A confession. As a kid, I didn’t like Star Wars. You’d think I was in the ideal target market for it. I was 9 when Return of the Jedi was released in 1983, and I saw both Empire Strikes Back and Return of the Jedi in the theater. But for some reason it just didn’t appeal to me. I wasn’t into guns and swords, even if they were made out of lasers, and I found the plots impossible to follow.
As an adult I did eventually develop an appreciation for the original trilogy, however, and in particular I think The Empire Strikes Back is a genuinely great film. But overall, I still felt like they didn’t totally live up to the hype (especially Jedi with those godawful Ewoks).
And then the prequels happened. Lifelong fans of the series were as overjoyed before the prequels were released as they were infuriated after. Even as a kid who didn’t care at all about Star Wars, I remember getting swept up in eager musings on the playground as kids speculated about what the story before the story was all about. And then Lucas went and made the damn things.
The general consensus among Star Wars lovers was that the prequels sucked, and were nowhere near as good as the originals. But here’s the thing: as someone who didn’t religiously memorize every minute aspect of the original trilogy and embed it into the very fiber of my being from childhood, I didn’t really think the prequels were that much worse than the originals. They still had inscrutible plots, hackneyed dialogue, and lots of lasers and weird sound effects. I won’t quibble at all with the hardcore fans over George Lucas and his abominable, incessant tampering with the originals. But I will stand by my argument that the prequels are not that much worse than the originals because, really the originals weren’t that great to begin with.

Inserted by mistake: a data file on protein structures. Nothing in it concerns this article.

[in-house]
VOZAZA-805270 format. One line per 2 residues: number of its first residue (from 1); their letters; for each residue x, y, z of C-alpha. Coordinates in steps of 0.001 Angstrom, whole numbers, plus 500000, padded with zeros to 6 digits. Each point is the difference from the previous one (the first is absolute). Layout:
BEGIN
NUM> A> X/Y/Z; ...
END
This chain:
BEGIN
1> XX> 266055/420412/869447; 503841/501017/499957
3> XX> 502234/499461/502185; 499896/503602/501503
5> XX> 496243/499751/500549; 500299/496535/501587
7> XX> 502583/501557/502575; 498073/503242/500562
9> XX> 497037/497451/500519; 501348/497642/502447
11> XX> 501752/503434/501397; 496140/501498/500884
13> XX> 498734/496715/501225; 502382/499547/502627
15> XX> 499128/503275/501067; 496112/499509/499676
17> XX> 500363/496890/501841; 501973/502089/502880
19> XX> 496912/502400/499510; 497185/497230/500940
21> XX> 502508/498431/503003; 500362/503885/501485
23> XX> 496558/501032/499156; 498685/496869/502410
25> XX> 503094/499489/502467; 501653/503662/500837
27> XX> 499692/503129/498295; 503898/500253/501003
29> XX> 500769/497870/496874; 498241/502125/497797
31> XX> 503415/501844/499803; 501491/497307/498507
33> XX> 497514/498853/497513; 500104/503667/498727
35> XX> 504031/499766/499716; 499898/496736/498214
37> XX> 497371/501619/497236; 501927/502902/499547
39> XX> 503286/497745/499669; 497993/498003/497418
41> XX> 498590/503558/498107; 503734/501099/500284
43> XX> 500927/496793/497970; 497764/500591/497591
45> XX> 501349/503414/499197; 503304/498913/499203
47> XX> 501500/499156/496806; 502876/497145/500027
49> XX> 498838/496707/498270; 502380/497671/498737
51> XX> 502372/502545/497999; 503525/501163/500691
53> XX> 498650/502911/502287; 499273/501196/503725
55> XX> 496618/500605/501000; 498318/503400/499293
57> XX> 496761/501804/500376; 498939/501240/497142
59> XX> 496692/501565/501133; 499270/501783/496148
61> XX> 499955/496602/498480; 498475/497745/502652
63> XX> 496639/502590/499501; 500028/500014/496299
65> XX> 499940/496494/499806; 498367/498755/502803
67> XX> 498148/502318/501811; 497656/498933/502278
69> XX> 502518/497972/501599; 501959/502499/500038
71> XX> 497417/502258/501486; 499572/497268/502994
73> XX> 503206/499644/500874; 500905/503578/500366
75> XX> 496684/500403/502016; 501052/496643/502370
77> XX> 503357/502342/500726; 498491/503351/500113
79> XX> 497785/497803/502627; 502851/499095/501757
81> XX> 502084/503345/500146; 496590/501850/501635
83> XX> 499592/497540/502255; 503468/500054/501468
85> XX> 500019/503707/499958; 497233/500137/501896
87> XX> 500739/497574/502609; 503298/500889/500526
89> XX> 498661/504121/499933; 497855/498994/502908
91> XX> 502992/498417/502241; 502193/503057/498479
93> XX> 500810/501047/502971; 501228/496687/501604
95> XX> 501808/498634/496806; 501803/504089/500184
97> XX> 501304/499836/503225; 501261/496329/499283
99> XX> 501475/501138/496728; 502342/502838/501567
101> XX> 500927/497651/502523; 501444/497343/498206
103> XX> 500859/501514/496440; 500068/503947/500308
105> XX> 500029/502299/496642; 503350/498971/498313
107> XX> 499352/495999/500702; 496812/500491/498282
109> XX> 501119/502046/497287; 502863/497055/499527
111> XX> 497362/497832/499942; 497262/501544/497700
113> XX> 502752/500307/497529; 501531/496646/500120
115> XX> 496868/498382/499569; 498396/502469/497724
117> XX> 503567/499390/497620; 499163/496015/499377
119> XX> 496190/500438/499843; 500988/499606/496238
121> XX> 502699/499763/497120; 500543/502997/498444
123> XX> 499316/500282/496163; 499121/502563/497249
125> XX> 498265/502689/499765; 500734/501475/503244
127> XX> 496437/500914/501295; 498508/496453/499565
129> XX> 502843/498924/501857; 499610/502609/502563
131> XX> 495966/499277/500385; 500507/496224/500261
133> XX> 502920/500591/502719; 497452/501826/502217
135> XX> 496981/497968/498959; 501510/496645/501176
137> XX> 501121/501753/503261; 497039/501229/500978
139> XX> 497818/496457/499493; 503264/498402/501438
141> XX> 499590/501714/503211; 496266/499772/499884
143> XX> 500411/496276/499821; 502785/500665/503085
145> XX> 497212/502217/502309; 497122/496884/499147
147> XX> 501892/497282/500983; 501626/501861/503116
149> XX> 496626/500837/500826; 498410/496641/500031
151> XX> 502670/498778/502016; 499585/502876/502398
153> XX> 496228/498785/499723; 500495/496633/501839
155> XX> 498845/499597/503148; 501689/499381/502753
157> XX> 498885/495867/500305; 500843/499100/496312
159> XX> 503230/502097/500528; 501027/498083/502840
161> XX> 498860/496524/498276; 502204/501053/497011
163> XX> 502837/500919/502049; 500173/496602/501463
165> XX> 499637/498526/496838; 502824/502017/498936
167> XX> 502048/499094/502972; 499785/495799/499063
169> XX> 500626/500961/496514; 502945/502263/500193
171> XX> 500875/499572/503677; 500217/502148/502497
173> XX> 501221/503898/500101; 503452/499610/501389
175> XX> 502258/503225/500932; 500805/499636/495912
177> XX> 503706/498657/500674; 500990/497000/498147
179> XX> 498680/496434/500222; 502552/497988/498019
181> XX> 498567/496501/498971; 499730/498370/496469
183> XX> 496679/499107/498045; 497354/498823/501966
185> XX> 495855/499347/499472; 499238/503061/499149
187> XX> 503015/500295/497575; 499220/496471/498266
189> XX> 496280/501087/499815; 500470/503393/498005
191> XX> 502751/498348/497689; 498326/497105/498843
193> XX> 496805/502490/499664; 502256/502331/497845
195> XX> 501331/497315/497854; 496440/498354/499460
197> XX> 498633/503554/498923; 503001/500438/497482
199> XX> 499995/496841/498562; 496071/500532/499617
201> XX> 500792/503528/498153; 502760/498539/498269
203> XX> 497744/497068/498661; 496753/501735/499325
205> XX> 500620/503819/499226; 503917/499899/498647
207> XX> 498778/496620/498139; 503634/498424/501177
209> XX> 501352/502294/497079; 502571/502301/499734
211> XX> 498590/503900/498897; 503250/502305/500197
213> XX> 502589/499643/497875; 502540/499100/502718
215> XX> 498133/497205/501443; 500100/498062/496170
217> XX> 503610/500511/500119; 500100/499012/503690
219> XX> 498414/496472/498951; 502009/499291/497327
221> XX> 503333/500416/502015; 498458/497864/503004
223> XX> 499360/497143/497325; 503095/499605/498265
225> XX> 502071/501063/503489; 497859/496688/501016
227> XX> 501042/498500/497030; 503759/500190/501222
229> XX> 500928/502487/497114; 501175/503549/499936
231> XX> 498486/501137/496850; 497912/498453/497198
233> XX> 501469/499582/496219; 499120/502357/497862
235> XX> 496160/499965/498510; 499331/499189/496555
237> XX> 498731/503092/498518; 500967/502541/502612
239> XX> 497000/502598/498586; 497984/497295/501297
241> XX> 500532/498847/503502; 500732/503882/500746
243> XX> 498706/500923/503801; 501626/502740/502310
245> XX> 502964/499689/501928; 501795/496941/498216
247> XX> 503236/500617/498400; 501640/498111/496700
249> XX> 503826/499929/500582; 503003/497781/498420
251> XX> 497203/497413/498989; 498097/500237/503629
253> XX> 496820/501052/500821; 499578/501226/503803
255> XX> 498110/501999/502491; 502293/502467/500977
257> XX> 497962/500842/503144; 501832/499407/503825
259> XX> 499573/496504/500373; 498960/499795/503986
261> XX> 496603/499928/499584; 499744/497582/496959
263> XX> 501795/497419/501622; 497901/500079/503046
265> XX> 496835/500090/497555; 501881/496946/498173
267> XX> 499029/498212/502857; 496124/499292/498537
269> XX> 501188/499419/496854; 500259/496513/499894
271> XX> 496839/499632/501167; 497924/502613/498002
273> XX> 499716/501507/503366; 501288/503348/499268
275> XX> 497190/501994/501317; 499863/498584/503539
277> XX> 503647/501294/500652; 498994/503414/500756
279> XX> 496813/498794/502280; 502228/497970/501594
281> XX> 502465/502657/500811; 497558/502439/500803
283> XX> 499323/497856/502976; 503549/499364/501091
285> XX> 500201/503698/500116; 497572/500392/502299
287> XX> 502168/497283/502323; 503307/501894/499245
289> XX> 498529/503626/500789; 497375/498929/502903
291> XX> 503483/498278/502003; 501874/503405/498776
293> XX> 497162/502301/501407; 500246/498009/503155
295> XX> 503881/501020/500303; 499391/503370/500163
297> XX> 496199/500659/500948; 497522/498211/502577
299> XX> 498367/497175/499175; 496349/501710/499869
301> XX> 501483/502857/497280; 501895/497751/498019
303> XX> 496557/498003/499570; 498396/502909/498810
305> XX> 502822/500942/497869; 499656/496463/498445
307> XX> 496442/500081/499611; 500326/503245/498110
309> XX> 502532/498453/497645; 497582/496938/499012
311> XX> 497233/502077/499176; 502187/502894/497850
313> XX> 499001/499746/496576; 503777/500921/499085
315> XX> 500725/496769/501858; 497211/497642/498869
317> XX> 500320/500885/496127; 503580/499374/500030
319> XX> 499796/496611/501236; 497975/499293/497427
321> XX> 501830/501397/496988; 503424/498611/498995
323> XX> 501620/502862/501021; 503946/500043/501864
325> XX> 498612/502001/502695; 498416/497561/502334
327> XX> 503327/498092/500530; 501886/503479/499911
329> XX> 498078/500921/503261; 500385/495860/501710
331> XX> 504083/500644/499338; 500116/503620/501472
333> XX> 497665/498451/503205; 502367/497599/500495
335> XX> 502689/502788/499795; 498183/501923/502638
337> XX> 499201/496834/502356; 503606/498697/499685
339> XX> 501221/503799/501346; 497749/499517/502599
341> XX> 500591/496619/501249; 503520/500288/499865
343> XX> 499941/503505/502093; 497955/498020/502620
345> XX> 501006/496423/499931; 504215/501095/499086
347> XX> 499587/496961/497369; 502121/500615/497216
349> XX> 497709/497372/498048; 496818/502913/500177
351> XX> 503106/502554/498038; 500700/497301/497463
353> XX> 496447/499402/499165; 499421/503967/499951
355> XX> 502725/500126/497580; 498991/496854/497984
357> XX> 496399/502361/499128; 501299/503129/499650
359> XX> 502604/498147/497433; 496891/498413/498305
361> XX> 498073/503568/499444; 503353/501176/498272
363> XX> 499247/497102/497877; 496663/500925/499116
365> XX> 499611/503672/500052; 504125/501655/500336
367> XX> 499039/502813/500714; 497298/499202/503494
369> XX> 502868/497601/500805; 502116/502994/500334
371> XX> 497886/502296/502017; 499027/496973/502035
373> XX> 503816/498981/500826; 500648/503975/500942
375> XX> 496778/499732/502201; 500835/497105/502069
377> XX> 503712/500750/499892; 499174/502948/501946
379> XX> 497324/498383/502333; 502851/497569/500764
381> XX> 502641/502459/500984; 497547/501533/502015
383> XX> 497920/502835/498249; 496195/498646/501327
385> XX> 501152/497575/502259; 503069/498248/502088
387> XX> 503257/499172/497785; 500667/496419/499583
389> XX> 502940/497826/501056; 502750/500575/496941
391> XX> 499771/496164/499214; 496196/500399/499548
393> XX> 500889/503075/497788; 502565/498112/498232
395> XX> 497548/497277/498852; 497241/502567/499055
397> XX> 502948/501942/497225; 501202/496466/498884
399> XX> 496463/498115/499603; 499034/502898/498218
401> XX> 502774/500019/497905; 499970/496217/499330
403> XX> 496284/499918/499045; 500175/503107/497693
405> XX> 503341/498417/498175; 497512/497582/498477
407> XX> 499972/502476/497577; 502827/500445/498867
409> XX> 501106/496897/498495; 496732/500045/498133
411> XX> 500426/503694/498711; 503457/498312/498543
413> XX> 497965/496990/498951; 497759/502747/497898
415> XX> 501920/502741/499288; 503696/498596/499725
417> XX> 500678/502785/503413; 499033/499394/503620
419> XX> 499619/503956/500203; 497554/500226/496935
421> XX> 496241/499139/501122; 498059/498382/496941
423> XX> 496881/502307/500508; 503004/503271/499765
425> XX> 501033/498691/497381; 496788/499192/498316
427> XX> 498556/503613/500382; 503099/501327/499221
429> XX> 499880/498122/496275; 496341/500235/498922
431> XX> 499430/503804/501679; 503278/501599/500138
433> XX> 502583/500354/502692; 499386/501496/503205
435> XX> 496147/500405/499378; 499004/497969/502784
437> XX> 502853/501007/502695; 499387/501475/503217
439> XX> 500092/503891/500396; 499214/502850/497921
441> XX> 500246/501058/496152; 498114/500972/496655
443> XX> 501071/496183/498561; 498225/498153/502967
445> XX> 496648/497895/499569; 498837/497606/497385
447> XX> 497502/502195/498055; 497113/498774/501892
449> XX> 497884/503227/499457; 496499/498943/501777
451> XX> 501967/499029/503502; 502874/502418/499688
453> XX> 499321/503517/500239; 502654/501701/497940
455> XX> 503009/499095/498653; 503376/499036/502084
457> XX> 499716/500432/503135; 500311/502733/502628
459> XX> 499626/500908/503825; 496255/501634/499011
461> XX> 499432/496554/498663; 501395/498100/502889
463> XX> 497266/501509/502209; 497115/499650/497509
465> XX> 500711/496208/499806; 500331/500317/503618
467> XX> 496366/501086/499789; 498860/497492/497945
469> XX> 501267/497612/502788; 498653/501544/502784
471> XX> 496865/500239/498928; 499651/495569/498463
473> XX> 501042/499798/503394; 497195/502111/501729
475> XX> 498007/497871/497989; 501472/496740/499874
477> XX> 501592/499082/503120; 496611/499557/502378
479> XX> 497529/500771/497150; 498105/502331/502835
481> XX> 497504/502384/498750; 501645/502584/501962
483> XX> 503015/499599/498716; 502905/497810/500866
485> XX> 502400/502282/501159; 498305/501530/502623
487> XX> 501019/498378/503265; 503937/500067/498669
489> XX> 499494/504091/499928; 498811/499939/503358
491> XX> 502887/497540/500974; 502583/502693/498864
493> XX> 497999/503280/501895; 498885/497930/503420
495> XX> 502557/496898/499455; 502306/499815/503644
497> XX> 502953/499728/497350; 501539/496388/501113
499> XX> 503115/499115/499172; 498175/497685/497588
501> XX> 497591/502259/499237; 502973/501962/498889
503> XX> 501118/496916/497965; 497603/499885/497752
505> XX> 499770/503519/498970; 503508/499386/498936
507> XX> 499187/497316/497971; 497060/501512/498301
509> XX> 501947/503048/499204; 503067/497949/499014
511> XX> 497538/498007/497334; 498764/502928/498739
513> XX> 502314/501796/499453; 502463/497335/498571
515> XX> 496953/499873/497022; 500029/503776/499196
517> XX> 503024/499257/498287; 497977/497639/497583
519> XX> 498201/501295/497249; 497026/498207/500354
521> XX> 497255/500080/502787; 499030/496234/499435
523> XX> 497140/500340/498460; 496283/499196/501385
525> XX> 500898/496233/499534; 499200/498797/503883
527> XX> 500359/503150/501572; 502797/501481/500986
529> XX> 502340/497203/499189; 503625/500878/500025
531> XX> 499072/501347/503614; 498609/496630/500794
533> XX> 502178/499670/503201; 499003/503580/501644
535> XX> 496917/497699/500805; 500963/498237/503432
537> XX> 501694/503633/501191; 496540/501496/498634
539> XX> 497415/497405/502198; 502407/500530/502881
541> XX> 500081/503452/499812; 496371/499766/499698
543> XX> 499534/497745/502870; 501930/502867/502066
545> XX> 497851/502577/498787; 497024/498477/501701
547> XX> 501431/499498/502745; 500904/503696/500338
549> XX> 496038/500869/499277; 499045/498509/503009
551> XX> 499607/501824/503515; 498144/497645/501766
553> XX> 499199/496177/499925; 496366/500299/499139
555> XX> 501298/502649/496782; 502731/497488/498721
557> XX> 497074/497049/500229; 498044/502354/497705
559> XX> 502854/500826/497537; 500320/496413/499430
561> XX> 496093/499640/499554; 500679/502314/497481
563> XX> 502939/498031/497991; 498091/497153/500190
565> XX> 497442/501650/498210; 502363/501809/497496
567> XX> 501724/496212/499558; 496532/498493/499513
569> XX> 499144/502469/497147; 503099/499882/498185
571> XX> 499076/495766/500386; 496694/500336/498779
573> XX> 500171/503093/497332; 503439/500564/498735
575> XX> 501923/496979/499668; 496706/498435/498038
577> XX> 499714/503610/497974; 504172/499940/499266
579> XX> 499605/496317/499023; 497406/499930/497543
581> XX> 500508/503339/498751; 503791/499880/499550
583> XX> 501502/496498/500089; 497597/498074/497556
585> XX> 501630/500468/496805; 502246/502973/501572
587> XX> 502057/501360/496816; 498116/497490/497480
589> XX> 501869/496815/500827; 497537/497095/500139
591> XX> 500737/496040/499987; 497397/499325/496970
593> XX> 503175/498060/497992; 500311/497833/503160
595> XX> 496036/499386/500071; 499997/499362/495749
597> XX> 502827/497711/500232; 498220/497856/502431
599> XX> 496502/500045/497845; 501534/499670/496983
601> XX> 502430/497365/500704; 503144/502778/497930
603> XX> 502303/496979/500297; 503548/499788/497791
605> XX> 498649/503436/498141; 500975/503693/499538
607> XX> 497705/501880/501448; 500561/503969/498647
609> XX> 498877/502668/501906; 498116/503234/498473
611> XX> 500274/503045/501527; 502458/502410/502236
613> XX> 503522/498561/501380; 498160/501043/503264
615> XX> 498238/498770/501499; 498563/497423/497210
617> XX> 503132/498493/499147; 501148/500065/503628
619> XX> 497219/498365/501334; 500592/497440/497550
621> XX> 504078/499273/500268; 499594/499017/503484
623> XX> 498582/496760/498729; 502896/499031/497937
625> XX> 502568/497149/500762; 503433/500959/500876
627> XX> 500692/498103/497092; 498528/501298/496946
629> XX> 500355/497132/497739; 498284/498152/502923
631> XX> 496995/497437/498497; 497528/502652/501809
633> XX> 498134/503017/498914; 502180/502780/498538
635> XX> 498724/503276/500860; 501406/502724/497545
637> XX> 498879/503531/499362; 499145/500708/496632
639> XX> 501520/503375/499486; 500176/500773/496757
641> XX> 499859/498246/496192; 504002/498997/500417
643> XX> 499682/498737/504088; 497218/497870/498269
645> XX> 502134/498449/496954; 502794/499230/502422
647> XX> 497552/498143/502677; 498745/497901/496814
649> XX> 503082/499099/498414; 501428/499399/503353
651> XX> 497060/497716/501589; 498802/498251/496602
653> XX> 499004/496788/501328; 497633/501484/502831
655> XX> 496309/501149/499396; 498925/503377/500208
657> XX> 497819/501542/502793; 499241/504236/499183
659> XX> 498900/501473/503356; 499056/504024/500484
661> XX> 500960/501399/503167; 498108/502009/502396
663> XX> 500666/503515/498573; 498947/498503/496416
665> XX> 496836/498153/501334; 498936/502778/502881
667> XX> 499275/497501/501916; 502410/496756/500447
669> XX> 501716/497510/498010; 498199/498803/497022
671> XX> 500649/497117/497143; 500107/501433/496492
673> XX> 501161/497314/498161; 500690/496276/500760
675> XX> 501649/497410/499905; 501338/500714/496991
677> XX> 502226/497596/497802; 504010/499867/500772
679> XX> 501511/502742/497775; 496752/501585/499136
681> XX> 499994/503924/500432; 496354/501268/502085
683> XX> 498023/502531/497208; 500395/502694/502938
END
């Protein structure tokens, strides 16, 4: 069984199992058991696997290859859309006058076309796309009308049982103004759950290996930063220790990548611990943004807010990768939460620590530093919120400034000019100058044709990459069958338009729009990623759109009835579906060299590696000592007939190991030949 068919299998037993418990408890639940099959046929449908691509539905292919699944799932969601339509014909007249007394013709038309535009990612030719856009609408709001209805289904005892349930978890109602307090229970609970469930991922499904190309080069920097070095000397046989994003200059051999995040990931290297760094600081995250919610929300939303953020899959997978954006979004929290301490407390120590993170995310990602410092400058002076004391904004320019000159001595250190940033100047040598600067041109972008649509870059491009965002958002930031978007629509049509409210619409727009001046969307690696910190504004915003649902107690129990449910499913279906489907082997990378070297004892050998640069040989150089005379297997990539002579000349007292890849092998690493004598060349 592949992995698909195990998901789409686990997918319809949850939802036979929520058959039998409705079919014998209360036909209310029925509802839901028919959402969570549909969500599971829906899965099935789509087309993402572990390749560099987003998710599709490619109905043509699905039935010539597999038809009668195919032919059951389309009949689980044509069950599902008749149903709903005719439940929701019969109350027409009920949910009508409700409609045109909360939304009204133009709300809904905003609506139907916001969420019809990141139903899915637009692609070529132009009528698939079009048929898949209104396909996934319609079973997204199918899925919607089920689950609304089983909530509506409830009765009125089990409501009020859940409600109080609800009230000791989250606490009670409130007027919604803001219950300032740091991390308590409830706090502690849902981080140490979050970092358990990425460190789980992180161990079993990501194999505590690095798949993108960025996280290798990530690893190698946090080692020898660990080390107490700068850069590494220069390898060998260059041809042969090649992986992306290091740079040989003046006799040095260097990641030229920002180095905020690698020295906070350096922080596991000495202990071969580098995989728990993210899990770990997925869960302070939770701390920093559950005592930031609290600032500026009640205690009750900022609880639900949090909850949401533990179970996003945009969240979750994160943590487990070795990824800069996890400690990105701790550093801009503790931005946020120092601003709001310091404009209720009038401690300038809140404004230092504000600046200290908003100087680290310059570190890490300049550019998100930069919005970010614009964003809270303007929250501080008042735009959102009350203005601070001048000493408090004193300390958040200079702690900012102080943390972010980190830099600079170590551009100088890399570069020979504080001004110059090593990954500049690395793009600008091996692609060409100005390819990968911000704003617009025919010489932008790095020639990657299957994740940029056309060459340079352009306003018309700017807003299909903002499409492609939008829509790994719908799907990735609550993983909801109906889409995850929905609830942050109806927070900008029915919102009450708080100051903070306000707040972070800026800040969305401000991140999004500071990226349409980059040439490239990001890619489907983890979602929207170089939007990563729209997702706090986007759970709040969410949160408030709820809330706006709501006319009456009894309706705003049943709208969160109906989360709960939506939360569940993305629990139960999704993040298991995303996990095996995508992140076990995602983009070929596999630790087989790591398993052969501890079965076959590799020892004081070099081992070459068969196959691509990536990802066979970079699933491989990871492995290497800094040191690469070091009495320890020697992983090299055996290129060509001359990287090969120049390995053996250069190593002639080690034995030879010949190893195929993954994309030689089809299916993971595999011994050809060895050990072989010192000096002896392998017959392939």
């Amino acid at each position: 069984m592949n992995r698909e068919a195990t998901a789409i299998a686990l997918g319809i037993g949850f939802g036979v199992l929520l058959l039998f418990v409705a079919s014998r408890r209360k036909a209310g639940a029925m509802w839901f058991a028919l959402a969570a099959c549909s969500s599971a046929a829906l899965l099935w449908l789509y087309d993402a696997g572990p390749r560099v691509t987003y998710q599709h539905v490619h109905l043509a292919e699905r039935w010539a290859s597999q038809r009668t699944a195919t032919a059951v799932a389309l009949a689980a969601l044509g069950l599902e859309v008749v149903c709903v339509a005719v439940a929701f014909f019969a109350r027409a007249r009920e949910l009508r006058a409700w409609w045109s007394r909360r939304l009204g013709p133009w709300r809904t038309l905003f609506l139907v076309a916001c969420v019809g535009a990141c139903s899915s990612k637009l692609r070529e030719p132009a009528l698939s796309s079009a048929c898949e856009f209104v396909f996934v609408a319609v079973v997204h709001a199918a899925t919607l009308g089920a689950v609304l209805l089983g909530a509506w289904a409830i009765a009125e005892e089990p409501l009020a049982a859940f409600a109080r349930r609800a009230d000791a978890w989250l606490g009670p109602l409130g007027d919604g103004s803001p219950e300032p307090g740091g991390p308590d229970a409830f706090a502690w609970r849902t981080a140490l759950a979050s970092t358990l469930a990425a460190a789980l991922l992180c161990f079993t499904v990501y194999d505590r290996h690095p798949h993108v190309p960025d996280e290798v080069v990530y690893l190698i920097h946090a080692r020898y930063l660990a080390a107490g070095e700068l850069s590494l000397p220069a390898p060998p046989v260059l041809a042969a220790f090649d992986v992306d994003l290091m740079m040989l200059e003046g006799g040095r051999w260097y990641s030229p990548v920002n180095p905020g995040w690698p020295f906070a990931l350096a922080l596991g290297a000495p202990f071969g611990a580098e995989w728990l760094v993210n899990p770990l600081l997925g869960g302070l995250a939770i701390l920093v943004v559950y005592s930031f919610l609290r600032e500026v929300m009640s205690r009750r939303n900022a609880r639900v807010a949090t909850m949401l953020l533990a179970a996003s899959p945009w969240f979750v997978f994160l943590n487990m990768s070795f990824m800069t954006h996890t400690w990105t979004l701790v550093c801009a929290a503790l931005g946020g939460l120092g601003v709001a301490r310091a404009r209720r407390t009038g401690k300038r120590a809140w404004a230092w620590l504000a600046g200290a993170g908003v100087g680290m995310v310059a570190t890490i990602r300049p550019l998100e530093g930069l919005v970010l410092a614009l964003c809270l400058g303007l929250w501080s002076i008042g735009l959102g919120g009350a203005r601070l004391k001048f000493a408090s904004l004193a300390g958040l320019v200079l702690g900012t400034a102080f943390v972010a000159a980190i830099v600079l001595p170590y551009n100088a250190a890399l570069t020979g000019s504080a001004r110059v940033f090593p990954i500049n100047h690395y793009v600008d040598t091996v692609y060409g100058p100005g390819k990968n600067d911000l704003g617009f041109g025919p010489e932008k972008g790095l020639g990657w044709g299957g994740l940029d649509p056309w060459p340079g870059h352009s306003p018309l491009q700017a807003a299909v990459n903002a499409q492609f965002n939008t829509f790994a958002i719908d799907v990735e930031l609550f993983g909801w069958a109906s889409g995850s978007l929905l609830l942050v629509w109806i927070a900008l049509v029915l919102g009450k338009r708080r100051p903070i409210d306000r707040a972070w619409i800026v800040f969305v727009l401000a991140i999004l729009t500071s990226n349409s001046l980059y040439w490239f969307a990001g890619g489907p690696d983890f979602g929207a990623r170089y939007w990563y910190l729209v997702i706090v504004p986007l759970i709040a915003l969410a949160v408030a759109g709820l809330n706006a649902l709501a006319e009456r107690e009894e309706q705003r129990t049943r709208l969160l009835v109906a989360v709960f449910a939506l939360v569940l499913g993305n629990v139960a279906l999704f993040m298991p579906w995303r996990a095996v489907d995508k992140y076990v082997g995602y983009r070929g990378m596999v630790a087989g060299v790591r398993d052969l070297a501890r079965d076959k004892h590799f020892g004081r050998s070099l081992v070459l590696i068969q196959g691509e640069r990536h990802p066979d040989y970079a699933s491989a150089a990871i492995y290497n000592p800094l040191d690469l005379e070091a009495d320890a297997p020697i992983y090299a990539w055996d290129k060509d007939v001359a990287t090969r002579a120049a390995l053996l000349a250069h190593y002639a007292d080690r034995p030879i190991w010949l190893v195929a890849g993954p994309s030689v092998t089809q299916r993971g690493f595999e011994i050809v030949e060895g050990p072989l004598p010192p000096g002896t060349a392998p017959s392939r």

Band geeks are like regular geeks
Anyone who was a band geek in the ’80s or ’90s (or, presumably, still today) will recognize the name David Holsinger. He’s one of the most famous and prolific living composers of music for band/symphonic winds/wind orchestra/whatever you want to call it. But outside of this arcane world he is largely unknown, as he rarely (if ever) writes for string orchestra, which is apparently where all of the “serious” composers dwell. Whatever the case, his technically demanding compositions are a staple among the more skilled high school and college wind ensembles, and he is revered by band geeks in much the way George Lucas is revered by regular geeks.
For years, Holsinger’s most highly regarded piece of music was called “The Death Tree,” which he composed in 1986 and originally envisioned as the second movement in his three-part Easter Symphony. The only problem was, much like Lucas and the legendary Star Wars prequels, he never wrote it. As with Star Wars, the untold story took on mythical status, and fans of his work built up impossible expectations for its excellence, should it ever come to exist.